Children from across Philadelphia will receive free eye screenings during the upcoming “Give Kids Sight Day.”
Screenings will occur April 14 from 8:30 a.m. to 1 p.m. at Thomas Jefferson Hospital Alumni Hall, 1020 Locust St.
The event arose out of a need to ensure that low-income children have access to eye care services.
“Fourteen thousand children every year in this city fail their mandatory school vision test and never see an eye doctor and that’s a tragedy,” said Dr. Alex Levin, chief of the Wills Eye pediatric ophthalmology and ocular genetics service.
“In an effort to address that tragedy a group called the Vision Coalition has come together to plan this opportunity where any child in Philadelphia who needs eye care can walk in the doors of Jefferson and get the care that they need at no cost.”
The Vision Coalition consists of Wills Eye Hospital, Jefferson Hospital, Philadelphia Eagles Youth Partnership, Public Citizens for Children and Youth and other organizations.
During the event, children are offered vision screening to detect whether there are any problems. Children who fail the vision screen will be checked to see if they need glasses. Glasses will be provided free of charge, if needed. Those who have greater eye care needs will receive a full pediatric ophthalmology exam at Wills Eye.
“So essentially what we’re offering is not only free vision screenings, but the top level of pediatric ophthalmologic care to anyone regardless of their ability to pay,” said Levin.
“Wills has a tremendous commitment to ensure that the children in this city can see, and Wills is dedicated in many ways to finding ways to reach out to these children.”
In addition to Sight Day, Wills assists children through its Wills on Wheels van that brings eye care to children in schoolyards, and its affiliation with the Eagles Eyemobile, which works to make comprehensive vision care accessible to under-and uninsured children in the region.
During Sight Day, Public Citizens for Children and Youth will focus on educating parents about public health insurance availability.
The free eye care event comes at a time when approximately 26,000 Philadelphia children are uninsured, yet as many as 75 percent of these kids could be eligible for pubic health insurance, according to Colleen McCauley, health policy director for the organization.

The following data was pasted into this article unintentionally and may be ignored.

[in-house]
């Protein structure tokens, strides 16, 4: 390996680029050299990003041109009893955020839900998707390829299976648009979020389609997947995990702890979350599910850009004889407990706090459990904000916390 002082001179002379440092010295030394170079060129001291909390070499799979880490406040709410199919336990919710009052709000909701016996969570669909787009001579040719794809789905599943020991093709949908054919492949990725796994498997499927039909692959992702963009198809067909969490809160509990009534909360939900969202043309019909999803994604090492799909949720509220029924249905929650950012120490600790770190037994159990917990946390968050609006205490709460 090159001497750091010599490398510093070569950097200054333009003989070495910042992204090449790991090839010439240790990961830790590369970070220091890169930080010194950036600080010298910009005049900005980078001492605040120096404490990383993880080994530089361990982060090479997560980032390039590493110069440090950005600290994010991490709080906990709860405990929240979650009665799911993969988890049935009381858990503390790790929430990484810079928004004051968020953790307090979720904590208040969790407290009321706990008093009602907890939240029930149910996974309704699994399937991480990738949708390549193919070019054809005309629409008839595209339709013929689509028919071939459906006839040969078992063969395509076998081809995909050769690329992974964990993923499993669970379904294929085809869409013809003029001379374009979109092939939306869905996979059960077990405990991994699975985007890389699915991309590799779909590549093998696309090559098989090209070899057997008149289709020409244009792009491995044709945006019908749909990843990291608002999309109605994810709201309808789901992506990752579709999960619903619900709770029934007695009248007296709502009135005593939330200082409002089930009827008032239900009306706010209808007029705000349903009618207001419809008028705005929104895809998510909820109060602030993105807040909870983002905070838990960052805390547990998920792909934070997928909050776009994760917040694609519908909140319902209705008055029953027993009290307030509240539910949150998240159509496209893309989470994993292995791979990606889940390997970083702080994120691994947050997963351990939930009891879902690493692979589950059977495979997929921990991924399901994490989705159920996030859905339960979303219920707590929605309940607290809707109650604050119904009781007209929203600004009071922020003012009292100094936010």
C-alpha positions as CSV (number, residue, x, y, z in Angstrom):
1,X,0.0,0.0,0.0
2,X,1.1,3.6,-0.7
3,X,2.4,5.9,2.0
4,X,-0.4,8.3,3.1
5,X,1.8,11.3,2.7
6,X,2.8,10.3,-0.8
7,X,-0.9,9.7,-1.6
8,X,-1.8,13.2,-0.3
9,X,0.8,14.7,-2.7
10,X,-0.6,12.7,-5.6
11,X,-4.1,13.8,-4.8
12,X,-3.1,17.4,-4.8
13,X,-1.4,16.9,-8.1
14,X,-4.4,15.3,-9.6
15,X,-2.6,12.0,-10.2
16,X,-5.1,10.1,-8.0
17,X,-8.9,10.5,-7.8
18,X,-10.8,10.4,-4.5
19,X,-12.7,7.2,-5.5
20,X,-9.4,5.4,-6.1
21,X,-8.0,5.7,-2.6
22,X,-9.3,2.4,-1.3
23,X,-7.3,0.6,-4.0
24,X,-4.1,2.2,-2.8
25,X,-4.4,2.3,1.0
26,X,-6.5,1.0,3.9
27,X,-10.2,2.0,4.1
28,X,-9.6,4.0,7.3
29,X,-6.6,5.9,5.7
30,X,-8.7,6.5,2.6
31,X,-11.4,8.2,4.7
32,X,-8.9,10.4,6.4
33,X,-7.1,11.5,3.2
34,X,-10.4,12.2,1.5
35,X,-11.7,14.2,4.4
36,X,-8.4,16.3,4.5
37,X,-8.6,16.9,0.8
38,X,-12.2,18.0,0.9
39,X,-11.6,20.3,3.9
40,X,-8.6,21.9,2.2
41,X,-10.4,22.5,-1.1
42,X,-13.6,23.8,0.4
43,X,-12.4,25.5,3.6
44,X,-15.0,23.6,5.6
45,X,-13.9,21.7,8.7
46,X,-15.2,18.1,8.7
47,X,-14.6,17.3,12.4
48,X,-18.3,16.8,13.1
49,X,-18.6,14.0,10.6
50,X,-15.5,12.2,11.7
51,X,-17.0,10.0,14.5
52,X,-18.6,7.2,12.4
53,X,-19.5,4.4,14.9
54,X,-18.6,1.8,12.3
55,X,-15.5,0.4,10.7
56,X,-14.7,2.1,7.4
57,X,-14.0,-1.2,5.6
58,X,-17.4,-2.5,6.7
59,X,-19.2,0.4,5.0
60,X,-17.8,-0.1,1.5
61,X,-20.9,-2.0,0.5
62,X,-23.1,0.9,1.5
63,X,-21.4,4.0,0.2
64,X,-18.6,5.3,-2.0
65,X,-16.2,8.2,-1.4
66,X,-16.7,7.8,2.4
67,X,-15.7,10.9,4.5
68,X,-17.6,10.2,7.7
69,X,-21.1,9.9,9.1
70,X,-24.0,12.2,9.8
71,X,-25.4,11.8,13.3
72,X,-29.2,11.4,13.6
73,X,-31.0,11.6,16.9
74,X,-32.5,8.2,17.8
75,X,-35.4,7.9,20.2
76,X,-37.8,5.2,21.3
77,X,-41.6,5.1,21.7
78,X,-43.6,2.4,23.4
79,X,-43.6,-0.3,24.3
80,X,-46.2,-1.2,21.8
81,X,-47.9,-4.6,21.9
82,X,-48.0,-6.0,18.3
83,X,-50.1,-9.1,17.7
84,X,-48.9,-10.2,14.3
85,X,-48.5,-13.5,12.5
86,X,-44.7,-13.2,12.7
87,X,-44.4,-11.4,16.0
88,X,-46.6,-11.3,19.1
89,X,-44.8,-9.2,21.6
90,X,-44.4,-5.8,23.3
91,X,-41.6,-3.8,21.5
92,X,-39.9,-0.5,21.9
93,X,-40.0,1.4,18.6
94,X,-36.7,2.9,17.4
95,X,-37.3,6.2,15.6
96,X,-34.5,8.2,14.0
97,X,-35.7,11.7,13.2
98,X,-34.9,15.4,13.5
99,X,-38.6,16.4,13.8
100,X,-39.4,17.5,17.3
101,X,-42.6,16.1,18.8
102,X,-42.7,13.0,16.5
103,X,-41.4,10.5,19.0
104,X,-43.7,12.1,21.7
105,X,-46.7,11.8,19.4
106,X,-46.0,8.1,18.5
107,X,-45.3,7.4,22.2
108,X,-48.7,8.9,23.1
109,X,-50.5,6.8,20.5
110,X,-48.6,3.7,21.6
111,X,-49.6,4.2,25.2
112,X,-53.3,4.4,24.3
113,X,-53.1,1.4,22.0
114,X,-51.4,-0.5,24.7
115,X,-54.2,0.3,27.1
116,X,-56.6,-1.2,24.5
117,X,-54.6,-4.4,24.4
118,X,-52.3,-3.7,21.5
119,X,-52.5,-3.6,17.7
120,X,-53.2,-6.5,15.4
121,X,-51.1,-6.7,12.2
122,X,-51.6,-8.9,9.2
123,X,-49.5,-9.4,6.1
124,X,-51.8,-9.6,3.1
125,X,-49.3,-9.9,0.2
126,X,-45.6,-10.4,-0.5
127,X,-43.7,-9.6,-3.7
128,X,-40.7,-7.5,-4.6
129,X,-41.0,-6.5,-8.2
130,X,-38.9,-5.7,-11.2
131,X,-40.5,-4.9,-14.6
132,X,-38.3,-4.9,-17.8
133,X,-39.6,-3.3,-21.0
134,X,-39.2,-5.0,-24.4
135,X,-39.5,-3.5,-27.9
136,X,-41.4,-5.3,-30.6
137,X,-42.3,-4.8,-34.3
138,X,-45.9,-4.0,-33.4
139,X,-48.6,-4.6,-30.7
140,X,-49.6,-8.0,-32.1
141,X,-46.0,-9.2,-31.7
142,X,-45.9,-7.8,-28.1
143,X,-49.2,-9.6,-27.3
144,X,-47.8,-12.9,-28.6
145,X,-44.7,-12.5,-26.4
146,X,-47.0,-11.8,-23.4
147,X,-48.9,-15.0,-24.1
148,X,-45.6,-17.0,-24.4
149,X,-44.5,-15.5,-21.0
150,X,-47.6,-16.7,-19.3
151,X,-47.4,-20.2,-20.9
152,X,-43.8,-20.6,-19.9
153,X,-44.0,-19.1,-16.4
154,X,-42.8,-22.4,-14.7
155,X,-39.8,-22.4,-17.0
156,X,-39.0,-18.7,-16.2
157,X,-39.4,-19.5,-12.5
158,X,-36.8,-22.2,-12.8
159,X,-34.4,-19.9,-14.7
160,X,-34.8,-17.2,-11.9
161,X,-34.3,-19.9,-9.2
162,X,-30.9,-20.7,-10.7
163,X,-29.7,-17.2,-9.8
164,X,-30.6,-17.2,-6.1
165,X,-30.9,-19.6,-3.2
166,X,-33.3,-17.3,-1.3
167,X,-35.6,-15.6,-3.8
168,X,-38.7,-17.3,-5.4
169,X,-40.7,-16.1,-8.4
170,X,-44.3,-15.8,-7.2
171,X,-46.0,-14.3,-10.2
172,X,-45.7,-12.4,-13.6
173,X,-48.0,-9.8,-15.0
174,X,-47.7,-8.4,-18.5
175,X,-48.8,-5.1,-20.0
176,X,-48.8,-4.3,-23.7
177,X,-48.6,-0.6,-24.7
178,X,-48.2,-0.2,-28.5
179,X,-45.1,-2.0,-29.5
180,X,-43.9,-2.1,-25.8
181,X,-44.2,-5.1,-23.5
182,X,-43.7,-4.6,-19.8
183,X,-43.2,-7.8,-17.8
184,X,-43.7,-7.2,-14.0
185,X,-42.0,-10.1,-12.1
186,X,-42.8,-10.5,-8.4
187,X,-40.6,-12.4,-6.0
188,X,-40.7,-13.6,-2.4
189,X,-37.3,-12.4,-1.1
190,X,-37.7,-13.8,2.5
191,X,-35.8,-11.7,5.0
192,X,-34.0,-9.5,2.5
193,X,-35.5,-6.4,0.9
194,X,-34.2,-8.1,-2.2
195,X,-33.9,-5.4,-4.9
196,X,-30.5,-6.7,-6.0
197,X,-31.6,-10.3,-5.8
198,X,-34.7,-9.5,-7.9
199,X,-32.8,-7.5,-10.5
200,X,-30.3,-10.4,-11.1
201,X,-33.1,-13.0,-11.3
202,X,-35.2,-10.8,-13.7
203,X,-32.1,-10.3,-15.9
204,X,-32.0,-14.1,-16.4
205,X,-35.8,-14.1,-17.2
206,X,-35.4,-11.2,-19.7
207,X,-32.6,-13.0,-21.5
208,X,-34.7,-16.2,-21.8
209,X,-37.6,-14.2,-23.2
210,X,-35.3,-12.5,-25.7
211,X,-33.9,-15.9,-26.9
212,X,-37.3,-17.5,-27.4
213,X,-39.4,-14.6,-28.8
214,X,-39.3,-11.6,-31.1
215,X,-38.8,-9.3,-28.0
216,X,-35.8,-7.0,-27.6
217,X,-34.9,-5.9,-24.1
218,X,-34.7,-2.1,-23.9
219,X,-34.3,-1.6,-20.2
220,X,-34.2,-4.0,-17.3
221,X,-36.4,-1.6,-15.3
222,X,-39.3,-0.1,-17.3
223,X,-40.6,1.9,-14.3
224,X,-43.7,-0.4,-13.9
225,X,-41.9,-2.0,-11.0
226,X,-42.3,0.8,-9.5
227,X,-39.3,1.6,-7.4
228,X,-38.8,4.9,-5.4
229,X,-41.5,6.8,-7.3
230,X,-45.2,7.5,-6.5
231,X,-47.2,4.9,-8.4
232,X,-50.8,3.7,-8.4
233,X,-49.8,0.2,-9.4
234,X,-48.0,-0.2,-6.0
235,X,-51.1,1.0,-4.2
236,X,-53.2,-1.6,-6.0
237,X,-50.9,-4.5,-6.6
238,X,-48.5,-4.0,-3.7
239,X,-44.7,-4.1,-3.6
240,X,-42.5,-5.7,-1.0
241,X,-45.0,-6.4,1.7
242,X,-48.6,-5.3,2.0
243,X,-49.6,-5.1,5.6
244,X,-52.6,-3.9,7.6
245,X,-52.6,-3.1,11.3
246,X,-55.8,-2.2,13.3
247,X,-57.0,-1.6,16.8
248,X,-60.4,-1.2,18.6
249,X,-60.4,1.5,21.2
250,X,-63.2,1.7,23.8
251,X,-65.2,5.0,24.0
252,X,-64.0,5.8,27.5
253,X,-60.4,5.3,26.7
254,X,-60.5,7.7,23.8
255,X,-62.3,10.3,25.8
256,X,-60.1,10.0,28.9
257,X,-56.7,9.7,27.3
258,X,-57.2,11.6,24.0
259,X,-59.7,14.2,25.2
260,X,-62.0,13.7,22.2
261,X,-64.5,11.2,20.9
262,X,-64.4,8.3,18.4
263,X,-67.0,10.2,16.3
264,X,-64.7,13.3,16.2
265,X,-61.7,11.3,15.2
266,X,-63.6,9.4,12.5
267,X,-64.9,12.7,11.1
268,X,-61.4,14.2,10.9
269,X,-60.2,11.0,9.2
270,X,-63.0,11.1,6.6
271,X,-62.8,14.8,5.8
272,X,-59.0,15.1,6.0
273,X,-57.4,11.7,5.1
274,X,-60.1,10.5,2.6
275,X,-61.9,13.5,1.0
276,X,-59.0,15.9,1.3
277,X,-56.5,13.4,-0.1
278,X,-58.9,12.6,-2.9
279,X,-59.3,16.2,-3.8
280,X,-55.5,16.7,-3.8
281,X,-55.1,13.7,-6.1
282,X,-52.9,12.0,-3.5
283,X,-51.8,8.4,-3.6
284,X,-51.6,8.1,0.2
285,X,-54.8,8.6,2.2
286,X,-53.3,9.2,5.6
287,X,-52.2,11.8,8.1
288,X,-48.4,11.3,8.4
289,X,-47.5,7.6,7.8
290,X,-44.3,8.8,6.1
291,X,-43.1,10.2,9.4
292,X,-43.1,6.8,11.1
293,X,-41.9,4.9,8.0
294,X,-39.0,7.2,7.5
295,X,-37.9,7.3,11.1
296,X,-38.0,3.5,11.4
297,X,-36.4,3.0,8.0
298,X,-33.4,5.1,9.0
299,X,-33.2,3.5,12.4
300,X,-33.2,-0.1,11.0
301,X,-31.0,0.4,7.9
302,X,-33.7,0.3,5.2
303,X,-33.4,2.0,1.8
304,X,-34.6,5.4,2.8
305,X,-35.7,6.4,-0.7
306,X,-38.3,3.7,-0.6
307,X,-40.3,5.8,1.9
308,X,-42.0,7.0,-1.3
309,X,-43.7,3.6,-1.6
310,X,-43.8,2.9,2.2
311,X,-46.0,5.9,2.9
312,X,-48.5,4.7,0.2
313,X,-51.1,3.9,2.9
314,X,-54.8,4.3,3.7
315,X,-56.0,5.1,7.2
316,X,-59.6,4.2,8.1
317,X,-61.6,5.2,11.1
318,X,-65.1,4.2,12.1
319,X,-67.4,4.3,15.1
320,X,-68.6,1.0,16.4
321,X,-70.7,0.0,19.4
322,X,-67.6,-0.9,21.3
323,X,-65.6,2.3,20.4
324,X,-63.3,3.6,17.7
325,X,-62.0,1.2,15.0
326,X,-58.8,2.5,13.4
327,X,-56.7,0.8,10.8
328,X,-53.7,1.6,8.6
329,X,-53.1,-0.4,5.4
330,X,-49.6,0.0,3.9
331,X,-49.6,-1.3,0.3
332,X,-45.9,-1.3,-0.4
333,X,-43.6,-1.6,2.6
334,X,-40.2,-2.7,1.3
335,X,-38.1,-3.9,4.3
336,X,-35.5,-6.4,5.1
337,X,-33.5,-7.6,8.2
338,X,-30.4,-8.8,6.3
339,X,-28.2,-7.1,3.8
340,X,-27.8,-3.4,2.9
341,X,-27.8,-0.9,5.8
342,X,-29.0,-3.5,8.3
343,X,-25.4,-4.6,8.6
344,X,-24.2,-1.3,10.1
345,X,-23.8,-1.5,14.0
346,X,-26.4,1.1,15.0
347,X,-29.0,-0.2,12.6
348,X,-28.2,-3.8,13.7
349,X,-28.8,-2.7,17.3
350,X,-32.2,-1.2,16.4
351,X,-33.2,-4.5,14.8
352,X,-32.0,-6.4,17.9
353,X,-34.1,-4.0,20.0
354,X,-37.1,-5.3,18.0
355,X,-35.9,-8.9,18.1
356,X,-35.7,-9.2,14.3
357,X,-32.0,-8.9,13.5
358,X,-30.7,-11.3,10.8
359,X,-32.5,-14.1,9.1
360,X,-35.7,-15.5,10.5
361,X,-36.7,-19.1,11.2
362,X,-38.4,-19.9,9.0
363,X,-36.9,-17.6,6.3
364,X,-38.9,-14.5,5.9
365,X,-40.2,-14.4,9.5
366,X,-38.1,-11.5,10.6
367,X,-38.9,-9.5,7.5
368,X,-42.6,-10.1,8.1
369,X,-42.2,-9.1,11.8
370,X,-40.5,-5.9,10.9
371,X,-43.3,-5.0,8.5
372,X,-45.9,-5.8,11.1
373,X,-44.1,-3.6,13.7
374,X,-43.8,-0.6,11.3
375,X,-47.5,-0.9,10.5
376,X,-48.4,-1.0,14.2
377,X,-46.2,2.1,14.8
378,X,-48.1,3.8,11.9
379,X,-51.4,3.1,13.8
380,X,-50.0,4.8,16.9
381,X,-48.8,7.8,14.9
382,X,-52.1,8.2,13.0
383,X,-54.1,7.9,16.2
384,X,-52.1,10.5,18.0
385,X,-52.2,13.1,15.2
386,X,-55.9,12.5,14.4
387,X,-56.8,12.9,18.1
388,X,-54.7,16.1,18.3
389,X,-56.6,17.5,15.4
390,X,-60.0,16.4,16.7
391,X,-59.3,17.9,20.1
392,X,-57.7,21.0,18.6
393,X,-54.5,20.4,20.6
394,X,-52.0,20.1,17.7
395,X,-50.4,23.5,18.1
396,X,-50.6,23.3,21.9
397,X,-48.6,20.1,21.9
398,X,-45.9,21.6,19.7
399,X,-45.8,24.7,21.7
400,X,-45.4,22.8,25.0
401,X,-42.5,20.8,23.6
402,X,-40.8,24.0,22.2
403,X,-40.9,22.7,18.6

“Some parents are unaware that public health insurance exists and that their children are eligible,” said McCauley, noting that the reasons vary.
“Faced with a job loss eliminating employer-paid health coverage, many families are using the public safety net for the first time and do not know that public health insurance even exists.”
Also at issue are immigrant families who face additional barriers such as language, cultural differences and confusion over immigration status.
“A parent’s status does not affect the ability for their children to get public health insurance coverage,” McCauley pointed out.
During last year’s Sight Day, 600 of the 1,400 children who received the free eye screenings had eye care benefits that were covered by Medical Assistance and the Children’s Health Insurance Program, but their parents did not know it.
Public Citizens conducted a survey of 100 parents during the last Sight Day revealing that a majority of patients enrolled in MA and CHIP did not know what their benefits covered. Sixty-three of MA and 70 percent of CHIP parents understood the plans covered their child’s eye exams. Just 52 percent of MA parents and 60 percent of CHIP parents knew their child's eyeglasses were paid for by insurance.
Nearly half the parents surveyed, 44 percent, reported their child needed replacement glasses in the past. However, half of these parents got their child's replacement glasses at Sight Day — unnecessarily McCauley said. She says MA covers replacement glasses and CHIP pays for replacement lenses, but not frames.
Public Citizens also followed up with several opticians and optometrists and discovered that very few were able to accurately describe MA and CHIP eye care benefits.
“Some families are being misinformed by the very people who are being contracted to render services to them,” said McCauley.
“Therefore the emphasis at this year’s “Sight Day” is on educating parents. We have to do a better job of informing parents about what their children’s eye care benefits cover and make it easier to access these benefits as well.”
The upcoming Sight Day is open to children 18 and younger. Screenings are available on a walk-in basis. No appointments are necessary.